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How Manchester will remember the Arena attack victims on the fourth anniversary

Manchester will never forget

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This weekend marks the fourth anniversary of the Manchester Arena attack, in which 22 innocent people tragically lost their lives.

The victims were killed when a terrorist detonated a bomb after an Ariana Grande concert on May 22nd 2017.

Saturday May 22nd will mark four years since the incident shook our city, and while pandemic-related restrictions do remain in place there will be some limited scope for gathering to pay tribute.

David Dixon / Geograph

According to the Oldham Chronicle, this year the anniversary will be marked with acts of remembrance at a morning (9am) and late afternoon (4.30pm) prayer service at Manchester Cathedral.

During the services the names of those who lost their lives will be read out, with both events livestreamed on the Manchester Cathedral Facebook page.

The cathedral will be open from 9.30am to 4.30pm during the day for private prayer and lighting candles, as people look to pay tribute to those affected by the events of that day.

However, leaving floral or other tributes outside the cathedral and around the city centre is being politely discouraged this year.

The cathedral bells, as well as the bells of those at  St Ann’s Church, will be tolled at 10.31pm on the day to mark the exact anniversary of the attack.

Manchester City Council

While the memorials this year will remain low-key, from next year the main focus point for commemorations will be the new Glade of Light memorial, with work on this expected to be finished by December, ready for next year’s fifth anniversary.

Sir Richard Leese, Leader of Manchester City Council, said: “Manchester will never forget the terrible events of 22 May, 2017 nor the moving way the city came together to express solidarity with all those affected by the attack and a determination not to give in to hatred.

“This year will pay our respects once more, albeit in a necessarily low key fashion, and our thoughts remain especially with the families of those who lost loved ones in the attack.”

Joanne Roney OBE, Chief Executive of Manchester City Council, added: “Four years may have passed, but we know that for many the pain of what happened on 22 May 2017 has not diminished.

“We will always remember those who were killed, as well as those left with physical and mental injuries.

“Of course, anniversaries have a particular resonance but we don’t just remember them one day every year and it is heartening that good progress is being made on the city’s permanent memorial.”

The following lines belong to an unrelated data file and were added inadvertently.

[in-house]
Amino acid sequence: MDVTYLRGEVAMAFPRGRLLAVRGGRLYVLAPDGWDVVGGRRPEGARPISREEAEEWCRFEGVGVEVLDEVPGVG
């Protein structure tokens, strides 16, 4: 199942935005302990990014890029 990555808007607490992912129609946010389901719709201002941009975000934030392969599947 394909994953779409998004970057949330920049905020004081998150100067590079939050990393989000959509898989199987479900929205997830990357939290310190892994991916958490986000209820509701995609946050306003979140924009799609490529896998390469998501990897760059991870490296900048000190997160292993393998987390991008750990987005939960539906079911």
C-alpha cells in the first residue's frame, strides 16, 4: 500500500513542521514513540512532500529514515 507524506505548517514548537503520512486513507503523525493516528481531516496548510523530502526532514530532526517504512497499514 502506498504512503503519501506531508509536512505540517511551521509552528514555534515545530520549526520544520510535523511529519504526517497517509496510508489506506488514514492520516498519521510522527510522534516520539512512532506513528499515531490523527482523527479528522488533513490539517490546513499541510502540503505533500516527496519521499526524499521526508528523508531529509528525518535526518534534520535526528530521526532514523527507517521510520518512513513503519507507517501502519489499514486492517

Matthew Hartley / Flickr

If you know of any other events to commemorate the anniversary, please share them in the comments.

Our thoughts are with those who tragically lost their lives in the attack, and others who were affected by the events of that day.

Manchester will never forget. 

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£150m government funding secured for Greater Manchester’s ‘Clean Air Zone’

It will be the largest clean air zone in the whole of the UK

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Pete Birkinshaw / Wikimedia Commons & @nabeelsyed / Unsplash

Greater Manchester will be pushing ahead with it’s Clean Air Zone scheme which will see highly-polluting vehicles face extra costs to drive across the county.

Vans, buses, coaches, taxis, private-hire vehicles and lorries that fail to meet emission standards will be the ones affected by the scheme, as per The BBC.

Heavy goods vehicles, buses and coaches will need to pay £60 a day to drive within the zone, with vans paying £10 and taxi and private hire vehicles paying £7.50. Failure to pay the charge will also result in a £120 fine plus the daily charge.

@mangopearuk / Unsplash

Private vehicles will not fall within the Clean Air Zone, which will cover all 493 square miles of Greater Manchester, making it the largest in the UK.

‘Tackling pollution cannot be ignored any more,’ Greater Manchester mayor Andy Burnham said on air pollution levels in across the region, which contribute to around 1,200 deaths every year.

He said: “Coming out of the pandemic, I think we’ve got to get a lot more serious about people’s health and health inequalities that we have in this city region and across the country.”

“We just shouldn’t accept any more things that harm the health of our residents.

“It’s a fact that it’s the poorest kids in the poorest communities that have to breathe in the most polluted air.”

cleanairgm.com

The zone, pictured above, was supposed to come into effect this year but was delayed due to the Covid-19 pandemic and a disagreement between councils and the government over funding.